DLL hole now affects EXE files
It turns out that the DLL vulnerability (Binary Planting) under Windows was only the tip of the iceberg. DLL libraries aren't the only things that are seem to be vulnerable; EXE files also appear to be affected and the DLL workarounds proposed by Microsoft do not help.
In a security advisory for the recently updated Safari browser, security service provider ACROS explains the problem. Attackers first save an HTML file and a manipulated file called explorer.exe on a drive. When the victim opens the HTML file with Safari, nothing happens initially, but the file does contain a link to a URI that starts with "file://", which causes Windows to try to start Windows Explorer (explorer.exe). Unfortunately, Windows loads the explorer.exe within the containing folder (the network share) and executes it.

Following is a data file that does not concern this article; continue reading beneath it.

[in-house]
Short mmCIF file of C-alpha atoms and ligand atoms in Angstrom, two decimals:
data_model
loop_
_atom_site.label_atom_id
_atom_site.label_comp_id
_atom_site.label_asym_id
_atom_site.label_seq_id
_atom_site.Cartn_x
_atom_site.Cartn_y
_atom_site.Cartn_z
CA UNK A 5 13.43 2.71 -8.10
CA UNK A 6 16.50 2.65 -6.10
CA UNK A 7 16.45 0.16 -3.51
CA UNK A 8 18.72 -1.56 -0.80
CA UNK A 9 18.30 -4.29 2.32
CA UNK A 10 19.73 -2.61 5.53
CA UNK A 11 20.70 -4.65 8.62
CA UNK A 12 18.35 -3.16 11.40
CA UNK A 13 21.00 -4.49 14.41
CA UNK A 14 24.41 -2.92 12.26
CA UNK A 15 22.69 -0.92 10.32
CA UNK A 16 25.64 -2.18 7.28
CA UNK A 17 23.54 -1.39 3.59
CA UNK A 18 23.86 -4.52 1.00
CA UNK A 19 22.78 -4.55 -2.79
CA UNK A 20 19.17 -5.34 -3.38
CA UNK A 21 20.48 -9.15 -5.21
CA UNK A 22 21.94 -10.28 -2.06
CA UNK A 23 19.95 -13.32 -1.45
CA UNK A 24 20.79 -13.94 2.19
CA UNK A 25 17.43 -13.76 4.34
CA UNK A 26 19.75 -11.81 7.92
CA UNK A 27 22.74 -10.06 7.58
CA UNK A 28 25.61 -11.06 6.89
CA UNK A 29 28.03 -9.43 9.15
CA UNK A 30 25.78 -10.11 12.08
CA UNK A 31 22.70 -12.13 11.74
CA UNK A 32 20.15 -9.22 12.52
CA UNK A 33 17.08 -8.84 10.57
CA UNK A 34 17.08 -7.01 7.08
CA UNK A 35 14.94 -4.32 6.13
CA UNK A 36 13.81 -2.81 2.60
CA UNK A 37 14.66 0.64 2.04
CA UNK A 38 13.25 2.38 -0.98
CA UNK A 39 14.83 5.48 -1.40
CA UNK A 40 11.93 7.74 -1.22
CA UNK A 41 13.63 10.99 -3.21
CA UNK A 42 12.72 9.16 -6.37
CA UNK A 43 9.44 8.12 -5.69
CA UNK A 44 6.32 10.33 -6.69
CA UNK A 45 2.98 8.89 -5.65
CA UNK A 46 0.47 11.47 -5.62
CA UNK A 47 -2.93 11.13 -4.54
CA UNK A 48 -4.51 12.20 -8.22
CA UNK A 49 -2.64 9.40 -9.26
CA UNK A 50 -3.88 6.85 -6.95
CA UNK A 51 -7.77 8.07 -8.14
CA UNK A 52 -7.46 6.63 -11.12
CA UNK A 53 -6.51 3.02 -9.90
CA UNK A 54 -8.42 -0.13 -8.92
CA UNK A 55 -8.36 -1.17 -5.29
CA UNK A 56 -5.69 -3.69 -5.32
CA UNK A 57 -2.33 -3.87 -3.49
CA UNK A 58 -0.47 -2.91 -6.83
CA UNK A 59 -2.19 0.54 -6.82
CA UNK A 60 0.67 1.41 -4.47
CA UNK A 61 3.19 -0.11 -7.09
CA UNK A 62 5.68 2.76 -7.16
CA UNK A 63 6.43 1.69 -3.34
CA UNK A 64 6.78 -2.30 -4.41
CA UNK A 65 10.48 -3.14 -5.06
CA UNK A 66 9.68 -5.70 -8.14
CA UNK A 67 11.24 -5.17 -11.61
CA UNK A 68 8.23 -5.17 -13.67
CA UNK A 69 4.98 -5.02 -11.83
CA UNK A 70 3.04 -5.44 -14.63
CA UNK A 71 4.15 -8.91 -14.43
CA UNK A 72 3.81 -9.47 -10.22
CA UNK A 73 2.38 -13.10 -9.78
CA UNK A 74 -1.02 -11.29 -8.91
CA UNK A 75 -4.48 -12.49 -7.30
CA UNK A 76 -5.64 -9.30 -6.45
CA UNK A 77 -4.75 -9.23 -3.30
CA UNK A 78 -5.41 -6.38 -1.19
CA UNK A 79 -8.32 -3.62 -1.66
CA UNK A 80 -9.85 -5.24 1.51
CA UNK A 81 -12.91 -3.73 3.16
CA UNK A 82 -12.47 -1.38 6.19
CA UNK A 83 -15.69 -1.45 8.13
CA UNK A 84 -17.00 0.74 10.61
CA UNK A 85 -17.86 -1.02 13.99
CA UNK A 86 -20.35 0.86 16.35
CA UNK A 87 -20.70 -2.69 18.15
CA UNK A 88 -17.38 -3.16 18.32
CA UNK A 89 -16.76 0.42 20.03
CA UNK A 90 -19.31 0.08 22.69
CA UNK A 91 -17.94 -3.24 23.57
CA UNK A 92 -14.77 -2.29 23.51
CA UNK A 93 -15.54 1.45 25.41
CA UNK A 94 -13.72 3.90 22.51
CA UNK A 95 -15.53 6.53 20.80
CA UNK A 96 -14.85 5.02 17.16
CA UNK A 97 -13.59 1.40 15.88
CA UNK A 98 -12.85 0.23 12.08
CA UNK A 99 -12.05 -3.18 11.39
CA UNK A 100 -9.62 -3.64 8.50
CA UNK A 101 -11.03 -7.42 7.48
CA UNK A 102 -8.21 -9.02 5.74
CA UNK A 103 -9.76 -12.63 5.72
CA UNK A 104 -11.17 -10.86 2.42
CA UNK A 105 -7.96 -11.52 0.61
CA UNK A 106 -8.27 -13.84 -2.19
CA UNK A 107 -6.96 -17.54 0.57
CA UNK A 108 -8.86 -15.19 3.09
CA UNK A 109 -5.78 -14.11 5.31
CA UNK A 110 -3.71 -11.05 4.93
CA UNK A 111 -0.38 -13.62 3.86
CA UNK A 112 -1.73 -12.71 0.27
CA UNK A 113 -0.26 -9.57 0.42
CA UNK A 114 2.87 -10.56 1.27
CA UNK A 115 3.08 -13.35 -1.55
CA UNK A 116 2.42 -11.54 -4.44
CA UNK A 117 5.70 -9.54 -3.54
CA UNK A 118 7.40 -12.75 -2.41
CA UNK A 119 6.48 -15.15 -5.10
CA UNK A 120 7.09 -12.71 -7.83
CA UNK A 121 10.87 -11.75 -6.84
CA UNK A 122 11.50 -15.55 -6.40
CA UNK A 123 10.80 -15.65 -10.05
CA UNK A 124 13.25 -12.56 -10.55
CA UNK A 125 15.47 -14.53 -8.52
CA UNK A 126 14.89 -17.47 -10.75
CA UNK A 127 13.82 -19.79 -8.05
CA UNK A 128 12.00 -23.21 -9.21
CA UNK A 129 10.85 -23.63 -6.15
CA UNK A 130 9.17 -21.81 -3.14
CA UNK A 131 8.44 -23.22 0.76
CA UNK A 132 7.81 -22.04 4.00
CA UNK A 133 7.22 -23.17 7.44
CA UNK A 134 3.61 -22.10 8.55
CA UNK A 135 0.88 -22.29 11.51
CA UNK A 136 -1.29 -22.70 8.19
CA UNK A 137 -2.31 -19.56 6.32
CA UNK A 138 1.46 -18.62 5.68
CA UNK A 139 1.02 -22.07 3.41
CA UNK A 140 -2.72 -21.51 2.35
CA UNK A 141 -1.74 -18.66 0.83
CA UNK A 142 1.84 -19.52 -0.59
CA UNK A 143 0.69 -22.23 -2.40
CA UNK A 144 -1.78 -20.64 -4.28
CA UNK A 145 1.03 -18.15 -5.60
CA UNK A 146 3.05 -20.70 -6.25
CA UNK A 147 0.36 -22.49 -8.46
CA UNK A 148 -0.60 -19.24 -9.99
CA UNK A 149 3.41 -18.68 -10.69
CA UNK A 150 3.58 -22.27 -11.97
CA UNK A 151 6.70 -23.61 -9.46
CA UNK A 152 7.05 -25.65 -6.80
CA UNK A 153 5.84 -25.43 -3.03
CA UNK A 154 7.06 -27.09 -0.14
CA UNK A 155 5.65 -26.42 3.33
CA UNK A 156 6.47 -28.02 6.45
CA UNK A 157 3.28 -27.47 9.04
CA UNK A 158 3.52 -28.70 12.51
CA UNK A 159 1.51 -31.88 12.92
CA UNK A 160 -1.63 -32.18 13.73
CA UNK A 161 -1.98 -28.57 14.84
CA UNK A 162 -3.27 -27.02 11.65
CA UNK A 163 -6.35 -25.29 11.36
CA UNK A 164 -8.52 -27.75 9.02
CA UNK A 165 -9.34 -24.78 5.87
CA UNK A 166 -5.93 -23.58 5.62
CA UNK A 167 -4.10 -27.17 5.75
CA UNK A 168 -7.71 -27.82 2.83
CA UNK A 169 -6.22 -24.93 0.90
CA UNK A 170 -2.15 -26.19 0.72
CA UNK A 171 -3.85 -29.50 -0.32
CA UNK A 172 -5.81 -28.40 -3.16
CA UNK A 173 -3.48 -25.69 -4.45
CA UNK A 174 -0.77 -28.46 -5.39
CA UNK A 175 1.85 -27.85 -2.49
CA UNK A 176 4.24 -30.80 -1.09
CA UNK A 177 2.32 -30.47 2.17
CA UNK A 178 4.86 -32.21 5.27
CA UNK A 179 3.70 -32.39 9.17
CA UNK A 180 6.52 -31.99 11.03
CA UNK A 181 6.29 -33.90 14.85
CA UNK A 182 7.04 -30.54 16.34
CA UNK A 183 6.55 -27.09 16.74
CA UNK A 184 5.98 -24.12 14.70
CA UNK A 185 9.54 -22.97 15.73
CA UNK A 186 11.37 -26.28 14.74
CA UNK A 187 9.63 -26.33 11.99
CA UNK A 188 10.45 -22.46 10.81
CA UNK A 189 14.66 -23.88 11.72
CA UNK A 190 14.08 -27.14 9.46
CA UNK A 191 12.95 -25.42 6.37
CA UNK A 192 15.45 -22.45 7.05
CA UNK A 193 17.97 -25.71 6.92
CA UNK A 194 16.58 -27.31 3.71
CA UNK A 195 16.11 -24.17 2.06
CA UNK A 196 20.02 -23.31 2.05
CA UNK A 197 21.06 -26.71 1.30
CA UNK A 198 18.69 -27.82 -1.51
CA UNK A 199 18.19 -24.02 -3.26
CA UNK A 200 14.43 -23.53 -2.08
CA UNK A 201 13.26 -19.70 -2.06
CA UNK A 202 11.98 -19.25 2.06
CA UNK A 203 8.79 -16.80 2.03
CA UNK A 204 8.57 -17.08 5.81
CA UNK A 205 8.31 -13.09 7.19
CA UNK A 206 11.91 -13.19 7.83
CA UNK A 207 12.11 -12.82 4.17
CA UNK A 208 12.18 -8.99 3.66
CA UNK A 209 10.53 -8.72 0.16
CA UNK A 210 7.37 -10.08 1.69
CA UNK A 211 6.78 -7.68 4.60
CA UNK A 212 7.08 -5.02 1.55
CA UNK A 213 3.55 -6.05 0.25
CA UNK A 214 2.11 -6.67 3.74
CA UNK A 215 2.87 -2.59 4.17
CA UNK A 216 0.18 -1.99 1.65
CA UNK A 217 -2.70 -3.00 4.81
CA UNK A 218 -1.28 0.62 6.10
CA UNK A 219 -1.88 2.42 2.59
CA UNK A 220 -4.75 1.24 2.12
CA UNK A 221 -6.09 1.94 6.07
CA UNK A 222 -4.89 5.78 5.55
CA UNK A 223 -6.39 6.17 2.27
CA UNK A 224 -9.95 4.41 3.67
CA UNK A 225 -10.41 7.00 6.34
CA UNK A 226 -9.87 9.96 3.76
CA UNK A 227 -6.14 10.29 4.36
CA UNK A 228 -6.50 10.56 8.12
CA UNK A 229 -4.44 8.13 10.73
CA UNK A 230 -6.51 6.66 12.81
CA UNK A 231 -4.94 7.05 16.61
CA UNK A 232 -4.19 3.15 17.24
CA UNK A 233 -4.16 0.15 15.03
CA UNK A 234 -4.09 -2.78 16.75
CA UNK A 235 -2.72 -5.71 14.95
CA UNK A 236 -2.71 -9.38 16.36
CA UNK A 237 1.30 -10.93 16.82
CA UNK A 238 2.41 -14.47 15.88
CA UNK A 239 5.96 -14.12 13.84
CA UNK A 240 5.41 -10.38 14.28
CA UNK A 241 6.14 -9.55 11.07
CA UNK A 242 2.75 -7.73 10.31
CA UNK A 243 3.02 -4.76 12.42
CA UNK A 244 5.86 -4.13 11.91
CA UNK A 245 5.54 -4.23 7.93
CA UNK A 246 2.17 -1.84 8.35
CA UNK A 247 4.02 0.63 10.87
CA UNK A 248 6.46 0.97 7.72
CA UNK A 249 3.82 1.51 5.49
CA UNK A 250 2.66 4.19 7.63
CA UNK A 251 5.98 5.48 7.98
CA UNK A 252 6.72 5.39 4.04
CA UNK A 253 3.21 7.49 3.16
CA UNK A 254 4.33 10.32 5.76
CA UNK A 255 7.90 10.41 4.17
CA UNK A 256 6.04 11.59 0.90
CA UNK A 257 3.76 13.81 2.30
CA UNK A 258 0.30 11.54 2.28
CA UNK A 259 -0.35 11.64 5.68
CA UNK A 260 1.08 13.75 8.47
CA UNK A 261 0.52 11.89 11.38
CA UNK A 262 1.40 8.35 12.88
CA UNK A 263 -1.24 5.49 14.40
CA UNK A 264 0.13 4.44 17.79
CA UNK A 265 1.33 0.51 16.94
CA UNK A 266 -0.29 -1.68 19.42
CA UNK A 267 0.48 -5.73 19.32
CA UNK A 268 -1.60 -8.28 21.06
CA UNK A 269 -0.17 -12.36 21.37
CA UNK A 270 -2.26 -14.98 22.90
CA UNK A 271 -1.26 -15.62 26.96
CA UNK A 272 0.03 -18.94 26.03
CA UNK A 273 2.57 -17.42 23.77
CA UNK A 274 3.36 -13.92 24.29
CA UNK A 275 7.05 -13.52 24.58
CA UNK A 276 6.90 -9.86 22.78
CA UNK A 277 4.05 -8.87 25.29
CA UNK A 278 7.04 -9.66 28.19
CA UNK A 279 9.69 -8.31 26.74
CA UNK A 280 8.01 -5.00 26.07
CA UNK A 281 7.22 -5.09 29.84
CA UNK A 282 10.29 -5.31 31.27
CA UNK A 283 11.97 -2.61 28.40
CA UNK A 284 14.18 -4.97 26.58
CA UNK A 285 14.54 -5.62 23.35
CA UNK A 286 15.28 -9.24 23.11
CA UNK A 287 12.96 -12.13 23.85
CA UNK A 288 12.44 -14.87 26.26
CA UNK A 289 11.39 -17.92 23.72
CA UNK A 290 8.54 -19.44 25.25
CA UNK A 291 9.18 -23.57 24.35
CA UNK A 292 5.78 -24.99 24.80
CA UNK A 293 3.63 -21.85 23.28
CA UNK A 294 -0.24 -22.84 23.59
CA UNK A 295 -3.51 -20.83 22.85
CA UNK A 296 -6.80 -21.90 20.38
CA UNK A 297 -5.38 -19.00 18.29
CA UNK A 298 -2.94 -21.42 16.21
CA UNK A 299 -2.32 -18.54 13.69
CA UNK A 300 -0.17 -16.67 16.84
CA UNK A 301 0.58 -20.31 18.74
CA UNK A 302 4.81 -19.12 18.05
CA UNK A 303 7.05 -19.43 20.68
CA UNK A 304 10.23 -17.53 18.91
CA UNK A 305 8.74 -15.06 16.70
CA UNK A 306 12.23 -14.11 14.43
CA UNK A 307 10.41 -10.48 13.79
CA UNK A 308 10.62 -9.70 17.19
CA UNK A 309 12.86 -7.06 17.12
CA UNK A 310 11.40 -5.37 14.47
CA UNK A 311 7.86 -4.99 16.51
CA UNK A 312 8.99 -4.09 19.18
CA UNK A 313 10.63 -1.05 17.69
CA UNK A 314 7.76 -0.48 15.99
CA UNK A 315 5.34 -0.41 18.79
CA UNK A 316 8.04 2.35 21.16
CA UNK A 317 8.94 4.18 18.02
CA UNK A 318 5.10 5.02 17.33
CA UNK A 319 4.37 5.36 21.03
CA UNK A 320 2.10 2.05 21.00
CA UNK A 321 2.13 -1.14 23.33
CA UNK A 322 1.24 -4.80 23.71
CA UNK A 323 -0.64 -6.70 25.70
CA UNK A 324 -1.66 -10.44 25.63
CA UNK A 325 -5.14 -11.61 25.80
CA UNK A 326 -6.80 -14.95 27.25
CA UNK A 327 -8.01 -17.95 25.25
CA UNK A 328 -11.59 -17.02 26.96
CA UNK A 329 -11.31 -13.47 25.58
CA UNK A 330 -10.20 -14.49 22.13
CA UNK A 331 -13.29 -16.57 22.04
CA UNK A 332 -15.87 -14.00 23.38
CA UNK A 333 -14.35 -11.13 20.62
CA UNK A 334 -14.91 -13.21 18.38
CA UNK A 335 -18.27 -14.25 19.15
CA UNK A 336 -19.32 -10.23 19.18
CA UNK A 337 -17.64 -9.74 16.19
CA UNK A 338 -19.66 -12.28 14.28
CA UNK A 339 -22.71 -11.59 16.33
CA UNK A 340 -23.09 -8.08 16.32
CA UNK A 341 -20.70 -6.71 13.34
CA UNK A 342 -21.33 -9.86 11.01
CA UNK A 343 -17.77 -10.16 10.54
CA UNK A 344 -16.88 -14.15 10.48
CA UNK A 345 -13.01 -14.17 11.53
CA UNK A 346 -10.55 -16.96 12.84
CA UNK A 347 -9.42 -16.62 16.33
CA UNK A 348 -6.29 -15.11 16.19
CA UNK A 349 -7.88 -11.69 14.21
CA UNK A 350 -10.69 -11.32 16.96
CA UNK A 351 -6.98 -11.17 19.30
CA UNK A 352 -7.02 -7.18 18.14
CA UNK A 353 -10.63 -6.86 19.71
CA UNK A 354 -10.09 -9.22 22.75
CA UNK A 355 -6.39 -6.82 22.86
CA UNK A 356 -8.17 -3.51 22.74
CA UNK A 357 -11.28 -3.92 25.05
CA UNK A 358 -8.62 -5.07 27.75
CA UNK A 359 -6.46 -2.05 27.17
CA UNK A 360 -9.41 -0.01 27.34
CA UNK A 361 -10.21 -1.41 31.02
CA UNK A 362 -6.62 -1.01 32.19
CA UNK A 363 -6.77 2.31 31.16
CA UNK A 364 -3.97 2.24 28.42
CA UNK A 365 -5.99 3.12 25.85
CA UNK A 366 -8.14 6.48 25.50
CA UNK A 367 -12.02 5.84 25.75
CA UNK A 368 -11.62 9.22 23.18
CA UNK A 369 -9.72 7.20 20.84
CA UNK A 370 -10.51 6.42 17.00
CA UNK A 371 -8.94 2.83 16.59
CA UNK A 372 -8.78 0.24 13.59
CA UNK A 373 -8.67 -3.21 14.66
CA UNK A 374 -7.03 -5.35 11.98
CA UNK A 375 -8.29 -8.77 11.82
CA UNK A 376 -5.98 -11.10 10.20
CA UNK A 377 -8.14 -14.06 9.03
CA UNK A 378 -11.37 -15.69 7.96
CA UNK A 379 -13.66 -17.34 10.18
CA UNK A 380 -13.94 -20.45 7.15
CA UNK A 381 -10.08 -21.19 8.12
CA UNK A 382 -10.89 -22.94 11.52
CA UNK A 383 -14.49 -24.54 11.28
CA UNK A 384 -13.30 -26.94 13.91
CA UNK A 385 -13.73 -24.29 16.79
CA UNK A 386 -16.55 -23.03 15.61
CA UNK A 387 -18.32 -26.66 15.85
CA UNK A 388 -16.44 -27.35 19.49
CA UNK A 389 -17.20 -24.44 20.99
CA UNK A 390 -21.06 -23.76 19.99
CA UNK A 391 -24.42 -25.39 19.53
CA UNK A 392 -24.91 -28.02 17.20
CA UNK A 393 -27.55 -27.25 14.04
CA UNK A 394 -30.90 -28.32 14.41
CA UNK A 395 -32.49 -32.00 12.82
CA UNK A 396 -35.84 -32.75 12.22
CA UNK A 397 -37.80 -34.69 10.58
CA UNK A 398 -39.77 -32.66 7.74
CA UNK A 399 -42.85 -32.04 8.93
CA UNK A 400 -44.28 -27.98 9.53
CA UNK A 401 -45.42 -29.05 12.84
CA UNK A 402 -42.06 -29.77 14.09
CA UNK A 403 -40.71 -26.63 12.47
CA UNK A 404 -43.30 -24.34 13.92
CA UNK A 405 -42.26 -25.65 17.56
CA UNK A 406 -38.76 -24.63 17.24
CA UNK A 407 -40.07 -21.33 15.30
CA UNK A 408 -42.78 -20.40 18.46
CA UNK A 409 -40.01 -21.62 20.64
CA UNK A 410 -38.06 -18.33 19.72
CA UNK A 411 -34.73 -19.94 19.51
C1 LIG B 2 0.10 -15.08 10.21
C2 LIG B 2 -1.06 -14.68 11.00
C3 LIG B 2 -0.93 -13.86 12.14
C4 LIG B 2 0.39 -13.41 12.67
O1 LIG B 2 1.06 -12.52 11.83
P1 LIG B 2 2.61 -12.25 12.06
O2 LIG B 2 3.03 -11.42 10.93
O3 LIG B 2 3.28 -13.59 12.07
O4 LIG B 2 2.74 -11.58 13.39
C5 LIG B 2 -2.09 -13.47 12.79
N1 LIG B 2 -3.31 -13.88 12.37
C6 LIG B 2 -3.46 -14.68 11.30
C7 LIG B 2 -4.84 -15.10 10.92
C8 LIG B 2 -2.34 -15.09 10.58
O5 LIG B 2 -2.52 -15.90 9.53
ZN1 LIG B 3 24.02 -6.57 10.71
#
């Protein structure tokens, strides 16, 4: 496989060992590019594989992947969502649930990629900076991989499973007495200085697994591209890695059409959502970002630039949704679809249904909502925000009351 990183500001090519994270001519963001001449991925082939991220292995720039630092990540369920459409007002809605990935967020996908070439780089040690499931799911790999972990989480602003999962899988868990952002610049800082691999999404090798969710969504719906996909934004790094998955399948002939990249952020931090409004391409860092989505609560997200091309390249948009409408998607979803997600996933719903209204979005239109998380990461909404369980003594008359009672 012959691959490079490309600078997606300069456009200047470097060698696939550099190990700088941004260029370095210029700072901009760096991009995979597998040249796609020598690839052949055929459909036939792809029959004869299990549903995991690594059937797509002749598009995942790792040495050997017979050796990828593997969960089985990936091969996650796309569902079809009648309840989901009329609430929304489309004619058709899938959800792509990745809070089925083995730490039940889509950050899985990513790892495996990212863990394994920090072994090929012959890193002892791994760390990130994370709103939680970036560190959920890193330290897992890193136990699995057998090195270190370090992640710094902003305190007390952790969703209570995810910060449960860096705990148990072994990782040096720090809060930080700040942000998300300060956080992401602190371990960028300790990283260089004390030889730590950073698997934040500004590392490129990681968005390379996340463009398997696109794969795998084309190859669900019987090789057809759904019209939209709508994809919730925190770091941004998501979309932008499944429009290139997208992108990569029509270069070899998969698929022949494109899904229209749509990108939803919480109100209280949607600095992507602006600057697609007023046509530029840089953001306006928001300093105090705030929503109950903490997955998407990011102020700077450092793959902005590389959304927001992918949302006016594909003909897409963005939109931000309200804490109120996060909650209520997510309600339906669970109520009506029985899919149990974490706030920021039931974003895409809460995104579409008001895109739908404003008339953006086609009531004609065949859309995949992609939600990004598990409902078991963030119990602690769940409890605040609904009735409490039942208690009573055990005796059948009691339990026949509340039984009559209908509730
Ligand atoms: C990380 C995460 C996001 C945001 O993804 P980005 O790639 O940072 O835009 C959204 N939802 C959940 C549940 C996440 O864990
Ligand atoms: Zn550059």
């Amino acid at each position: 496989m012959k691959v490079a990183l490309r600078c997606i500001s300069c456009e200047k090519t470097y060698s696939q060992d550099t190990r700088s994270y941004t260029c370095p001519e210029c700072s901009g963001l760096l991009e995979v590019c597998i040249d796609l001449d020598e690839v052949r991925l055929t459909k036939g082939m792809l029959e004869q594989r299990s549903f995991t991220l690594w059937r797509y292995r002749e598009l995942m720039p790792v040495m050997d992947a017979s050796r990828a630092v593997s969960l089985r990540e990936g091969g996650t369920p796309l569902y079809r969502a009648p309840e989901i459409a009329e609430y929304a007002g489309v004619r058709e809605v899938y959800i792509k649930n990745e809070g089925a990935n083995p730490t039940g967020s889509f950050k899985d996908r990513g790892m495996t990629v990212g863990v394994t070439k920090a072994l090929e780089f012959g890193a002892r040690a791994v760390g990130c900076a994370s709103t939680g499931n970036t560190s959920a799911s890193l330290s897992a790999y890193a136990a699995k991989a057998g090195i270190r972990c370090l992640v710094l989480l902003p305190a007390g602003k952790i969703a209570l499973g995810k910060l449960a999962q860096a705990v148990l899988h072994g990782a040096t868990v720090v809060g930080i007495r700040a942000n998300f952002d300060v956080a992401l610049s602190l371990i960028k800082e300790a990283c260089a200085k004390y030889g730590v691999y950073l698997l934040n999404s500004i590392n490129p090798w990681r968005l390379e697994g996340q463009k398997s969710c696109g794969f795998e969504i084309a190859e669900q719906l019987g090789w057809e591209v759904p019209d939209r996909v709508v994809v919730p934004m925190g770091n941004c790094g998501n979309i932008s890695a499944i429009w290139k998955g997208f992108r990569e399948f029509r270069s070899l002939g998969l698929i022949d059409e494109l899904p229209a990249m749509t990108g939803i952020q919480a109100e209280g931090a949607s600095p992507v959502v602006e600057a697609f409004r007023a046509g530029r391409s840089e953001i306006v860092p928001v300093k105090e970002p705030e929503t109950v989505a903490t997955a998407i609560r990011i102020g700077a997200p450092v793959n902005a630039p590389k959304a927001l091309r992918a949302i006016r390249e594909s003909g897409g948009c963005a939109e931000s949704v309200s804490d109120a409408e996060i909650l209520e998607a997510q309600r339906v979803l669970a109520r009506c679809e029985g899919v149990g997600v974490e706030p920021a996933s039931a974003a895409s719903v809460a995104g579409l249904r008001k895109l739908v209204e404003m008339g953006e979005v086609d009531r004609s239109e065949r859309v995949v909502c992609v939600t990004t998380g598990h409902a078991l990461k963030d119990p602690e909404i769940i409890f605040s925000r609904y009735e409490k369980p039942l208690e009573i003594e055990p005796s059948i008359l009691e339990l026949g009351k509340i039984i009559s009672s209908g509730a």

ACROS says that the workarounds proposed for the DLL vulnerability do not work here. CWDIllegalInDllSearch-Hotfix prevents code from being loaded from the current containing folder for DLLs, but does not work for EXE files. The same also holds true for the SetDLL directory function. Because there is no comparable function for EXE files, ACROS says it would only help if the application puts the containing folder at the end of the search path before additional processes are launched. It also makes a difference whether a process is launched with ShellExecute or CreateProcess . For further details, see ACROS' Binary Planting Goes "EXE".
ACROS has also published an Online Binary Planting Exposure test on its site. At the moment, the only way to prevent remote attacks seems to be by disabling WebDAV clients (under Services).